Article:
2) Bracing 3) Gnashing and, 4) Grinding of teeth True or False

Question 29 Magne et al. report that the success rate for the veneer is reduced to 60% in patients with bruxism activity. This percentage is very similar to that obtained for metal-ceramic restorations in the same situation. The success rate may be increased if bruxism is controlled, therefore a nocturnal and / or diurnal splint is recommended as a preventive measure to reduce the risk of failure, especially in these patients. e432

True or False

Question 30 Patients with bruxism activity who are not using a splint recorded a higher proportion of fractures than those using a splint properly. True or False Question 31 In conclusion, the probability of de-bonding of porcelain veneers is almost 3 times higher in patients with bruxism. The use of splints therefore reduces the failure rate of veneers in patients with bruxism, with the probability of fractures being 8 times greater in these patients when required to use splints but do not make use of them. True or False e432 SADTJ Vol 6 Issue 1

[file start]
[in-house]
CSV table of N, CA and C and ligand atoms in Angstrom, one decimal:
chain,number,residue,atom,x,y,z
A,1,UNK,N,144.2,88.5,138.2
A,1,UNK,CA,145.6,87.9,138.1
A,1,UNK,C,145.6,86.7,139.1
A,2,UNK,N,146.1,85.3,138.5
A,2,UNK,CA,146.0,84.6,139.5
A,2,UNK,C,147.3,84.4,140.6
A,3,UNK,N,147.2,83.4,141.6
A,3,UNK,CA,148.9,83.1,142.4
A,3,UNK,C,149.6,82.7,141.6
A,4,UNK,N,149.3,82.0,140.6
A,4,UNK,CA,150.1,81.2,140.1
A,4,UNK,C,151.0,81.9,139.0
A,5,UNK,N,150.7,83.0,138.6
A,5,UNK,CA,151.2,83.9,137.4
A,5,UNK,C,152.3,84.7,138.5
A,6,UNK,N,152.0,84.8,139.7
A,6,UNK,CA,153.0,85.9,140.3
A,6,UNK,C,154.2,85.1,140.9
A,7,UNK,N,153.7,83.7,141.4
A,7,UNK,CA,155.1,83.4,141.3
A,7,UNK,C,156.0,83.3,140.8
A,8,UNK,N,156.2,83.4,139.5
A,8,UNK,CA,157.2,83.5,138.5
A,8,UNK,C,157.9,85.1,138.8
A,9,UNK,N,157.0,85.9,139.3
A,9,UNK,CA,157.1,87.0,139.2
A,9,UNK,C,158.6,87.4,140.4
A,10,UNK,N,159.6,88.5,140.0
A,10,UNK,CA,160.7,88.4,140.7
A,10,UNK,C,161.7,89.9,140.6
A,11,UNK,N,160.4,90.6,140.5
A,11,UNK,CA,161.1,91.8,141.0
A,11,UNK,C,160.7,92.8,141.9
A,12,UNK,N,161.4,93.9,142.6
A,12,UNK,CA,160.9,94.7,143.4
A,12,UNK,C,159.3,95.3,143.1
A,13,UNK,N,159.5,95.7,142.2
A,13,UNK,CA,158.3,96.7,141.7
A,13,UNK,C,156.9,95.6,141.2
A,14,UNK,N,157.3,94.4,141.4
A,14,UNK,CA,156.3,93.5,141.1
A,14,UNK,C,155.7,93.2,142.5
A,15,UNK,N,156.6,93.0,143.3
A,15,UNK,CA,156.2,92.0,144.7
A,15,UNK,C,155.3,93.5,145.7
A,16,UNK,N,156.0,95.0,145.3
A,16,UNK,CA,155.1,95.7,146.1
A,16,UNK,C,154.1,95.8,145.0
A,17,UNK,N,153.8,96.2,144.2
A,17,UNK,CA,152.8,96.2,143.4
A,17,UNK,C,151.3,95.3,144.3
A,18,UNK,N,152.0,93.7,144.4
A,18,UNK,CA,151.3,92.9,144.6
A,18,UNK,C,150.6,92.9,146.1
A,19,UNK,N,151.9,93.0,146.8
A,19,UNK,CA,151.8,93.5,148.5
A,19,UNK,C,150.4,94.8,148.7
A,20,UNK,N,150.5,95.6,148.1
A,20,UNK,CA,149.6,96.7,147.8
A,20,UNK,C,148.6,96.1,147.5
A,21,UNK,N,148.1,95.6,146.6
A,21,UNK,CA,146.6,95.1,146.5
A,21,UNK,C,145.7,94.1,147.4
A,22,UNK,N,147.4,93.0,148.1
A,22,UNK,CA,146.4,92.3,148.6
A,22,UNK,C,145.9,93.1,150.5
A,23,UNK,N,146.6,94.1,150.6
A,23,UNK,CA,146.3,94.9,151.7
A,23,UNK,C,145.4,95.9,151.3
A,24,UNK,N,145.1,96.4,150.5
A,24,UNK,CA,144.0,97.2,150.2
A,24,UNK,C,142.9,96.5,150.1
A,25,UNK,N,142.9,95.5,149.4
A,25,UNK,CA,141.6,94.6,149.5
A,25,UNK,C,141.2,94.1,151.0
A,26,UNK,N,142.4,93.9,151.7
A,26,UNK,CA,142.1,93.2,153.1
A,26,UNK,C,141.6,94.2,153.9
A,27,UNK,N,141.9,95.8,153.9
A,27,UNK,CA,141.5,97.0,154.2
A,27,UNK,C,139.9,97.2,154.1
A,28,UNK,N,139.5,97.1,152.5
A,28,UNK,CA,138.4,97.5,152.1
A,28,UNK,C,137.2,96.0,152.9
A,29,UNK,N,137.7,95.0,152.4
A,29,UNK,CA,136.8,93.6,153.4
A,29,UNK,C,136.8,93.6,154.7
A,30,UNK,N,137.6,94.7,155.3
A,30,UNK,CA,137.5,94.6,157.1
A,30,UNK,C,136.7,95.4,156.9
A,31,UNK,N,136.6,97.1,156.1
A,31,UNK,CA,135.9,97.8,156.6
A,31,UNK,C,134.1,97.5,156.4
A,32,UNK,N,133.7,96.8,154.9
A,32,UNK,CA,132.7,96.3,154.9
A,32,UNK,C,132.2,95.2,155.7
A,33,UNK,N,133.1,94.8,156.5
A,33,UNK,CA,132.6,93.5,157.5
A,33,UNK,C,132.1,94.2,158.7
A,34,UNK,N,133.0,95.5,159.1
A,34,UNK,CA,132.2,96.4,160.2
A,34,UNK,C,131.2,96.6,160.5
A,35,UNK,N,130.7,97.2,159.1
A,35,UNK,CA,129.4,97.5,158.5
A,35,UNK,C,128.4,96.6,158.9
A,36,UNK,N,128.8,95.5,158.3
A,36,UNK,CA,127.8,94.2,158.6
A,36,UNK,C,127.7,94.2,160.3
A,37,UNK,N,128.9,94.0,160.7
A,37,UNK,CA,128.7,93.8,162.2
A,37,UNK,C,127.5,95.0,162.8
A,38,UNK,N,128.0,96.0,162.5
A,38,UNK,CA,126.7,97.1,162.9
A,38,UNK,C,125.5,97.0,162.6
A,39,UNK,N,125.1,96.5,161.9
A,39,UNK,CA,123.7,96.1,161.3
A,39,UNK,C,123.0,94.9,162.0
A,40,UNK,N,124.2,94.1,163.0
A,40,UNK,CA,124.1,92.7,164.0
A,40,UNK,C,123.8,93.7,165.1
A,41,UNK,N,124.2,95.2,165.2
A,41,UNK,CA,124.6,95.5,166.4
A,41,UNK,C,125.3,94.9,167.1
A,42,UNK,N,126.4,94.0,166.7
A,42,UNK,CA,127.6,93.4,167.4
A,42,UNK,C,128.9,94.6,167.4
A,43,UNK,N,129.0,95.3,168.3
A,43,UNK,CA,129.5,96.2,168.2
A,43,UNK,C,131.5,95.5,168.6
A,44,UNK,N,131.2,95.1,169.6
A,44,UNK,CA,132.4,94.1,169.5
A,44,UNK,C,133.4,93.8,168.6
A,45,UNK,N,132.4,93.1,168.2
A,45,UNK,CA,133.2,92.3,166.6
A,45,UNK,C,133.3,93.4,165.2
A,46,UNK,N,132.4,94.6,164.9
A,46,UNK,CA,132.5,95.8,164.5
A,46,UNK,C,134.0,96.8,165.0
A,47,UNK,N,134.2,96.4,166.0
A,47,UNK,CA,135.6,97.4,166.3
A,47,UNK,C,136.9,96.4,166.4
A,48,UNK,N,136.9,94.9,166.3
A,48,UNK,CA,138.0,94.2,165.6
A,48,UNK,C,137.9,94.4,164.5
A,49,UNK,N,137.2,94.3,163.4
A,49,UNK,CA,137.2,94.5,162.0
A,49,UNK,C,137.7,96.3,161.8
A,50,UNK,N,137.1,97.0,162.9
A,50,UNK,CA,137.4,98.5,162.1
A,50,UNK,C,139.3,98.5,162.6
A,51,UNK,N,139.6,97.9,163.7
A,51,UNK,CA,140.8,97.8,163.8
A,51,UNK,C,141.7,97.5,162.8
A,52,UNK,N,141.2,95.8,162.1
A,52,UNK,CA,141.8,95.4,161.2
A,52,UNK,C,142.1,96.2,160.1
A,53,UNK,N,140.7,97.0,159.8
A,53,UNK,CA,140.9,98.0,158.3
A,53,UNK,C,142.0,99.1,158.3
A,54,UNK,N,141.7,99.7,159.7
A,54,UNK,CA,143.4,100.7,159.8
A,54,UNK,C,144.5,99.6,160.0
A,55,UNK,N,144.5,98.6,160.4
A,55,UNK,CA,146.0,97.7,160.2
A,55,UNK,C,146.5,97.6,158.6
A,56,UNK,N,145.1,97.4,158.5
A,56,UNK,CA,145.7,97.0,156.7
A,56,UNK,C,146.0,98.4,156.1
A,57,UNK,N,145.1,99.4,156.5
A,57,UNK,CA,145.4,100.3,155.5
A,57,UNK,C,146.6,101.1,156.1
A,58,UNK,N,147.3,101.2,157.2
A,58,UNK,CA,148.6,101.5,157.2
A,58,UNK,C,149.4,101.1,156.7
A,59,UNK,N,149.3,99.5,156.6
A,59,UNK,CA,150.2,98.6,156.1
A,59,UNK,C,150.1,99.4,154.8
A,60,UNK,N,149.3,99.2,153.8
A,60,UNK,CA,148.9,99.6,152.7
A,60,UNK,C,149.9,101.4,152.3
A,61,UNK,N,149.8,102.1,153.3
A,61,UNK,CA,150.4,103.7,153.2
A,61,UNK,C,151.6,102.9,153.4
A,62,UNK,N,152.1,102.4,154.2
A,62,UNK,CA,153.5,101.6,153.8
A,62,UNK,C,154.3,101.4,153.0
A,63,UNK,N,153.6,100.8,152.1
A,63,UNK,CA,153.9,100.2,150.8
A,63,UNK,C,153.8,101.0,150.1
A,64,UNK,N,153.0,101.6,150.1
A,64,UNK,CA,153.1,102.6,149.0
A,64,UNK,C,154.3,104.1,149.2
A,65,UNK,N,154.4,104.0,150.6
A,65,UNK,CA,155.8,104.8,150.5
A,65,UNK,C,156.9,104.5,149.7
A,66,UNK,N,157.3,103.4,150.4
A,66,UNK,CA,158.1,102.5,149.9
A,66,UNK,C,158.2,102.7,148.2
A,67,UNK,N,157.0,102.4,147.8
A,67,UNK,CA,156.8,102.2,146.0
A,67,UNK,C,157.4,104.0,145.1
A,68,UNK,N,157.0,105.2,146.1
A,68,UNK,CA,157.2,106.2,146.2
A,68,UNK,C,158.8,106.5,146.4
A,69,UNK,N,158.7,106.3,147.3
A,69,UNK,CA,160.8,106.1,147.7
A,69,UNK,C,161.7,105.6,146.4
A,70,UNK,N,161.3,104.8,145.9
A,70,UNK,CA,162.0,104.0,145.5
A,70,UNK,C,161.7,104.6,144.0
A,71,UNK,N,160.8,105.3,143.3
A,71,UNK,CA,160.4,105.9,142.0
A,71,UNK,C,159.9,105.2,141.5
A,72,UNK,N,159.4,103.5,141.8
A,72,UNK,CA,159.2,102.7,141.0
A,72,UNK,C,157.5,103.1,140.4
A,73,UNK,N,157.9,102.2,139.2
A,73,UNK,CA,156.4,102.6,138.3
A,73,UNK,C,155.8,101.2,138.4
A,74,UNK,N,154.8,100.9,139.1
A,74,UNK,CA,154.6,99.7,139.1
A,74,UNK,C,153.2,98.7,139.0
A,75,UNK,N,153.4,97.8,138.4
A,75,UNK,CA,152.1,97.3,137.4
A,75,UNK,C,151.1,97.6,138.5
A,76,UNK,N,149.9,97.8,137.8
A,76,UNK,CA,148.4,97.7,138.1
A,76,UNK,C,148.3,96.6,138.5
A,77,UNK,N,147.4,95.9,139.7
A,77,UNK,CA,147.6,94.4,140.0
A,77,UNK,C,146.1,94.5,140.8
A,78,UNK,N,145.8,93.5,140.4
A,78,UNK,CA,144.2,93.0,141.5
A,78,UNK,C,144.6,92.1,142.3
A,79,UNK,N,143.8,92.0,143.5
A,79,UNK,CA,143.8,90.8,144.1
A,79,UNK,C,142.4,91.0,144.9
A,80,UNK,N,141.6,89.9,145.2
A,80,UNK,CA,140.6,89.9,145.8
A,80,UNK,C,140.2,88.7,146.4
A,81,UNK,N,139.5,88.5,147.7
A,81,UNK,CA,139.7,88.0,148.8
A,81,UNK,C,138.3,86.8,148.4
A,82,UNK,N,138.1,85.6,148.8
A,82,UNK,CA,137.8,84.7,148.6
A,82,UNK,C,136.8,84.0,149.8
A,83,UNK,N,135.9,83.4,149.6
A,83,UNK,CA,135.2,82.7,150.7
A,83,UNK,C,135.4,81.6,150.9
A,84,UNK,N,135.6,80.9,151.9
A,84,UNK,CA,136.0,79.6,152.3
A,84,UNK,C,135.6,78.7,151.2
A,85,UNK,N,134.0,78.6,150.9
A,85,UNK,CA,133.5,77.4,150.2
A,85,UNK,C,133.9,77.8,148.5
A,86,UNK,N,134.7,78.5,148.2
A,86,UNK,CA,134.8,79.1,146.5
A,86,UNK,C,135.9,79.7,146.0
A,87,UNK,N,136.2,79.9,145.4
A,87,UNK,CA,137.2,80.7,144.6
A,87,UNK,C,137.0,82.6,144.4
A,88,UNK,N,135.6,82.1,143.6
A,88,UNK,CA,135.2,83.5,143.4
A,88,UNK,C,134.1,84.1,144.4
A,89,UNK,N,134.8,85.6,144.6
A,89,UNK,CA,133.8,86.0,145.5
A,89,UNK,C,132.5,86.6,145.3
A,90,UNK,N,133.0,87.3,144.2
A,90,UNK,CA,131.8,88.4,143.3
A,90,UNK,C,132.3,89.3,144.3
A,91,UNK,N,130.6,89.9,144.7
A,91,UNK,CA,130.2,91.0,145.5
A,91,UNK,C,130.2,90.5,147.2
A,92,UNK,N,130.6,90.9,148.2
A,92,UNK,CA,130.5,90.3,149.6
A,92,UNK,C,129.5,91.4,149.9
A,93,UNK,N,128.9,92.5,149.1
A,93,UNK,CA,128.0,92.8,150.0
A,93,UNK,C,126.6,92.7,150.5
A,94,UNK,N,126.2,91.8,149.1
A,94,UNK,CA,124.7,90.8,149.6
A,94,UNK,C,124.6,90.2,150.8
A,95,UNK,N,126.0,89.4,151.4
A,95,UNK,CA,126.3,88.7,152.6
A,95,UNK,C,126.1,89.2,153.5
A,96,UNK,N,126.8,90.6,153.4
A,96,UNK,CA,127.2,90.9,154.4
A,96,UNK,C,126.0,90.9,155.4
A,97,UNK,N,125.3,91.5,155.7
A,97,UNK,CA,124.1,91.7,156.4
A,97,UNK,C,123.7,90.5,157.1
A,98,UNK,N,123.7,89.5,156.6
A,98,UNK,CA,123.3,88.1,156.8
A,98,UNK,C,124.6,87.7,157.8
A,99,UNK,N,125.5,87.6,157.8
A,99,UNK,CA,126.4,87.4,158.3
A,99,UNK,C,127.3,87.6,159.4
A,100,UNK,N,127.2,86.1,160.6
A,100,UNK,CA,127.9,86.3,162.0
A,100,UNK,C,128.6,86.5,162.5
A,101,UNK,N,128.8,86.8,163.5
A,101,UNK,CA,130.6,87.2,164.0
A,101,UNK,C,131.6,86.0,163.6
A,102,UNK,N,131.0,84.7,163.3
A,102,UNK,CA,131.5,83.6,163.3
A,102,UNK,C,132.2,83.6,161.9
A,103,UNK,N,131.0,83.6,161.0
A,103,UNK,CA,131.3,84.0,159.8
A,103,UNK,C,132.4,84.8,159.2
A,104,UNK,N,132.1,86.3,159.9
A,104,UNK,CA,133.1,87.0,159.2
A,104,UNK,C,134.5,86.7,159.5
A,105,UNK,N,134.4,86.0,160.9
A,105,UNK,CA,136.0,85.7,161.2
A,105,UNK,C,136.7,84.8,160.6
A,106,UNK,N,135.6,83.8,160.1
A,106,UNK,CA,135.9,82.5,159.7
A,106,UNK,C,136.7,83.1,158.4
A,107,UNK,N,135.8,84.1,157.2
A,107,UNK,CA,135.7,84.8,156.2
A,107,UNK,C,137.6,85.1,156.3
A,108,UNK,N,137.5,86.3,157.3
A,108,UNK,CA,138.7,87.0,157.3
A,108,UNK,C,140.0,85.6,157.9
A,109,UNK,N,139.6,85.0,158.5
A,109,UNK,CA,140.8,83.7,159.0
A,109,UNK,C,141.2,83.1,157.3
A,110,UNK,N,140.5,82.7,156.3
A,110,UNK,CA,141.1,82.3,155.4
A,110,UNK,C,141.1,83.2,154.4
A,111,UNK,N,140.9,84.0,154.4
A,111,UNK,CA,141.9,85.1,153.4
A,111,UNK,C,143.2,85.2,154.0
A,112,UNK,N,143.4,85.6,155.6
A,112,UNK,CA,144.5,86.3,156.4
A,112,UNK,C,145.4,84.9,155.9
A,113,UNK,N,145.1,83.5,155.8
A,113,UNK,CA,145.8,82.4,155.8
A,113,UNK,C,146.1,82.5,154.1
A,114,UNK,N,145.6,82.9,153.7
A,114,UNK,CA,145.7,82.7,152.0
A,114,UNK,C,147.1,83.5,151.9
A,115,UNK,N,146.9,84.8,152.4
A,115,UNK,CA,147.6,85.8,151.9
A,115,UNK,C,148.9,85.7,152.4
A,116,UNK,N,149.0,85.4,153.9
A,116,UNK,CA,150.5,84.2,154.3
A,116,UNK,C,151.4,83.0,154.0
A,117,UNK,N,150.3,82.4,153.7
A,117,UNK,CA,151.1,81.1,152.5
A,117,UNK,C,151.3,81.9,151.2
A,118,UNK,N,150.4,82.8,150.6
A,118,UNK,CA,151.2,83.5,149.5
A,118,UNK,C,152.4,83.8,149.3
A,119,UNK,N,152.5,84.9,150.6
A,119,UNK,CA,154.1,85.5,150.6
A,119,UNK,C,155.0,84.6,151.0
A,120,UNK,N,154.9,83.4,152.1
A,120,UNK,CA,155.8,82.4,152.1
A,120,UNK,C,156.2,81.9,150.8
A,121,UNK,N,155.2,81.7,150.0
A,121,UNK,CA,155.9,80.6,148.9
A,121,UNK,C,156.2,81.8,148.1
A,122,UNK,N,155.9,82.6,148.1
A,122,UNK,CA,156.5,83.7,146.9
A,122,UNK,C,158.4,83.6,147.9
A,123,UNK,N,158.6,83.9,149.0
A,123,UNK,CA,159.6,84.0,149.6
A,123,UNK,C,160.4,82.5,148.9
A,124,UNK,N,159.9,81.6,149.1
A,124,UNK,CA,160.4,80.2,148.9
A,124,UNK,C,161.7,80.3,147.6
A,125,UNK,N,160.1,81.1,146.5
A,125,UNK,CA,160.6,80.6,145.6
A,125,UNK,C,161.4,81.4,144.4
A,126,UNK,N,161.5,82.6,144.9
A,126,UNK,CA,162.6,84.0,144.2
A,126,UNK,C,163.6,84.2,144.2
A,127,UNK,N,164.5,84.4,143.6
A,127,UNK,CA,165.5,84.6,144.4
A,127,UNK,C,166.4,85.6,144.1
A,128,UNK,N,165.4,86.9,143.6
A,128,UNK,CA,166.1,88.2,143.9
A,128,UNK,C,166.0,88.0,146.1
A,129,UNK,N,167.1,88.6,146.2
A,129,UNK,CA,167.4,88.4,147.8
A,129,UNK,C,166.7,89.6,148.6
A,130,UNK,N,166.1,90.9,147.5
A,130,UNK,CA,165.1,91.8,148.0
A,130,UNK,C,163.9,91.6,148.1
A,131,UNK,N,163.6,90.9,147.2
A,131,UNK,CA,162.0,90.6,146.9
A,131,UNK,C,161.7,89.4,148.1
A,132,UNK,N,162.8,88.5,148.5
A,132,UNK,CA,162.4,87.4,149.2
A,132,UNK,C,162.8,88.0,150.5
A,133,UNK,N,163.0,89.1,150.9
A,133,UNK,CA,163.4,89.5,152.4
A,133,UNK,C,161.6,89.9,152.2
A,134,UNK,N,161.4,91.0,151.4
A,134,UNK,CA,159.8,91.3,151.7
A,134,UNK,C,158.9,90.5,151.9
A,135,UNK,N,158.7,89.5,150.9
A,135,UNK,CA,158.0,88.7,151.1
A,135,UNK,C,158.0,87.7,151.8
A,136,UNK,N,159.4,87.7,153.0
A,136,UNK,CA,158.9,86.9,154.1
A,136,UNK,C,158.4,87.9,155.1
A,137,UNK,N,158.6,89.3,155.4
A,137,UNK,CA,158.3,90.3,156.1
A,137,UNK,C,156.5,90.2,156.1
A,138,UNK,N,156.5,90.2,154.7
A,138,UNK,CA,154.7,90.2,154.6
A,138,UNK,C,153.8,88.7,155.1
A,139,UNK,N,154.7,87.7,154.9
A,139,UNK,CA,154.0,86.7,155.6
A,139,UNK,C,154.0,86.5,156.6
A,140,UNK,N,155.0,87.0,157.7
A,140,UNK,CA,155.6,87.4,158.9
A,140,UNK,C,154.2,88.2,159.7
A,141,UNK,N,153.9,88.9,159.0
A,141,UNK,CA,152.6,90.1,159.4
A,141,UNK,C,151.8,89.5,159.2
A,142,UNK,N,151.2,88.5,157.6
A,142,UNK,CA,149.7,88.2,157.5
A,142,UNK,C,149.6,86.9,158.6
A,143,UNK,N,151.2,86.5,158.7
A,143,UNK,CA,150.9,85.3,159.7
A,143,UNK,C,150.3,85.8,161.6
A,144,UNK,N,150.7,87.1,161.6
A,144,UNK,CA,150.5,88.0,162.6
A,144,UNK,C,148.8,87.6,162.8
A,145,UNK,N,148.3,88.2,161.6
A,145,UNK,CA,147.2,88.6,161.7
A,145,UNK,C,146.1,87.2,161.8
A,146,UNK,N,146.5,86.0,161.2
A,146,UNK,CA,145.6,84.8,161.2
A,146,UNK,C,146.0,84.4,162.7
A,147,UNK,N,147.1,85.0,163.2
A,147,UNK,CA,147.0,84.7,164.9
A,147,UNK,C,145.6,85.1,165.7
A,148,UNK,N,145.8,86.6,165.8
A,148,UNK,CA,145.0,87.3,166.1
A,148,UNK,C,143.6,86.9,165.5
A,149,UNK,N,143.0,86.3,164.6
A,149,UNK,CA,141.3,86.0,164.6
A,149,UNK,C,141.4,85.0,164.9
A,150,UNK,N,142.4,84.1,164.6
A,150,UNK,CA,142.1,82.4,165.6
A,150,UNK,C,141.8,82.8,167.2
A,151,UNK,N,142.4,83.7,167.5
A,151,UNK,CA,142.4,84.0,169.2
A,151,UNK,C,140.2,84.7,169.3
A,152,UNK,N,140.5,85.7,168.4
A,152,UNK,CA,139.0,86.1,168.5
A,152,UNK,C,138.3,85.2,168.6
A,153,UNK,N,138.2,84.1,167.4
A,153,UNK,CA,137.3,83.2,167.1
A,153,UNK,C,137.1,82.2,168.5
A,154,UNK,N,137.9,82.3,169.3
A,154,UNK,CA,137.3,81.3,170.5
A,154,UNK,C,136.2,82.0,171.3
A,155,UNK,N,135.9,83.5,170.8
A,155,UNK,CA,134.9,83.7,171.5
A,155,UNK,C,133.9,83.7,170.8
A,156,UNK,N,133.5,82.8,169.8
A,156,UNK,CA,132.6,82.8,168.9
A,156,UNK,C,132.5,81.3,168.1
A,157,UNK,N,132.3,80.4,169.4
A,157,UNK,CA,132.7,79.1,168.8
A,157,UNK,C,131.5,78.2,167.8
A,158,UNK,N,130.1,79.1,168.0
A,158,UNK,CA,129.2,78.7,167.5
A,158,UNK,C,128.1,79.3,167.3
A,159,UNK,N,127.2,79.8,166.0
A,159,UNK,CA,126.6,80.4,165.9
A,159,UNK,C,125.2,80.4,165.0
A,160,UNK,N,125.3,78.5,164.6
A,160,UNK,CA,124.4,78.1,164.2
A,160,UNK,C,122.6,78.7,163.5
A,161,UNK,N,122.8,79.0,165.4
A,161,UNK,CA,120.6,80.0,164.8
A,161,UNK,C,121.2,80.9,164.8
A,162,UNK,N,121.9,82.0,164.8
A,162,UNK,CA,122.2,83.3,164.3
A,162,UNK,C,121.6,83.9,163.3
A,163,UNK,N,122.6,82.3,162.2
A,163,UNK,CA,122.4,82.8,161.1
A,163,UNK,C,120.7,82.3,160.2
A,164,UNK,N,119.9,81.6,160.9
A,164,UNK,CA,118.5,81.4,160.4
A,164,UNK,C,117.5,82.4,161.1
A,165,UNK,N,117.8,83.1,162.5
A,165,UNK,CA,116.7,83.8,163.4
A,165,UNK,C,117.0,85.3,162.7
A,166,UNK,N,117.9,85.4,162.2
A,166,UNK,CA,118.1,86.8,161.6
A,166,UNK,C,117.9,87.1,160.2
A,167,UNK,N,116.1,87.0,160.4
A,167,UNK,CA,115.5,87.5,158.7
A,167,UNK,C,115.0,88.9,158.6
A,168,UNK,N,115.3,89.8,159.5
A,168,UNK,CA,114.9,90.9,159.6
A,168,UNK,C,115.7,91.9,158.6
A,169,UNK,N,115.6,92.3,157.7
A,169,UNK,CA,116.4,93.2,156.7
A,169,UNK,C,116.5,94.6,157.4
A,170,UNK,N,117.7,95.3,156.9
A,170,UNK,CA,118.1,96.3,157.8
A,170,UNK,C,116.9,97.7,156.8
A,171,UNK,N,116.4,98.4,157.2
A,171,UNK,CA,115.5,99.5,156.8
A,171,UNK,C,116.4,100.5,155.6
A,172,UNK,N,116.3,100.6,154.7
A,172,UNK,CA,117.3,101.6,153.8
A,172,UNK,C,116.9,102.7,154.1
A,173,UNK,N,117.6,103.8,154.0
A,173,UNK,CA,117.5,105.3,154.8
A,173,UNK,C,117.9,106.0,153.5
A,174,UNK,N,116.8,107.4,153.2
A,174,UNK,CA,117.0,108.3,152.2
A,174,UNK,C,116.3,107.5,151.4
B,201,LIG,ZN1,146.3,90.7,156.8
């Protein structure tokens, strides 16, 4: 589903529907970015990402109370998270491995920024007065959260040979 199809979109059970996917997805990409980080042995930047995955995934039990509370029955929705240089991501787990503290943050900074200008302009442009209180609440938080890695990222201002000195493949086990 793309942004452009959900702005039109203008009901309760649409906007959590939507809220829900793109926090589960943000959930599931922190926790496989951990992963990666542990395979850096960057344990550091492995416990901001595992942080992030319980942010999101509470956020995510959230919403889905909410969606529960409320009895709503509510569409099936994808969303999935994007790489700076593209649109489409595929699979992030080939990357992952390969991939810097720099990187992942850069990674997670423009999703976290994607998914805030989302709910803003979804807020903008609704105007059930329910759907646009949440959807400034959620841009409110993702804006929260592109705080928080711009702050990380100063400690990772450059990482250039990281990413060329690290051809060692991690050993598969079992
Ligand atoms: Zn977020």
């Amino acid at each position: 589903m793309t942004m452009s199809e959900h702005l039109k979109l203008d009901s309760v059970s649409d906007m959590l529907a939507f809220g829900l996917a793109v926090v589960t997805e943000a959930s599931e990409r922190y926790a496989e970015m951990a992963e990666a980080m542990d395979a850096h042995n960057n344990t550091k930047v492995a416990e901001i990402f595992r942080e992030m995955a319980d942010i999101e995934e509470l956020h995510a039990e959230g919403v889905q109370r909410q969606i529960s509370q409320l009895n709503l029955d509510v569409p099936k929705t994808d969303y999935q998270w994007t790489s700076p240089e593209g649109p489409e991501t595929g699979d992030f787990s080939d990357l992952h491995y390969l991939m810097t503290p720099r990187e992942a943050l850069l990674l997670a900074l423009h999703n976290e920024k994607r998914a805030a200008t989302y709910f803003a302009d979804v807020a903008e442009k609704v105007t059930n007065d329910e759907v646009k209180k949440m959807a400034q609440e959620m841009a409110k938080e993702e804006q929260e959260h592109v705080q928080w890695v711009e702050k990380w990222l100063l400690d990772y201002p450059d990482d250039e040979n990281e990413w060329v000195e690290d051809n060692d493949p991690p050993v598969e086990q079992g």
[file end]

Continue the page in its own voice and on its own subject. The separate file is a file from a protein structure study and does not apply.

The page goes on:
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DOI: 10.7860/JCDR/2015/12207.6089 DOI: 10.7860/JCDR/2015/12207.6089

Dentistry DentistrySection Section

2.4

Original Original Article Article

A Comparison of Masticatory Performance and Efficiency of Complete Dentures Made with High Impact and Flexible Resins: A Pilot Study This is an open access article

1 2 3 4 5 Puja Puja Hazari Hazari1,, anjali anjali BHoyar BHoyar2,, Sunil Sunil Kumar Kumar miSHra miSHra3,, naveen naveen S. S. yaDav yaDav4,, HarSH HarSH maHajan maHajan5

ABStrAct ABStrAct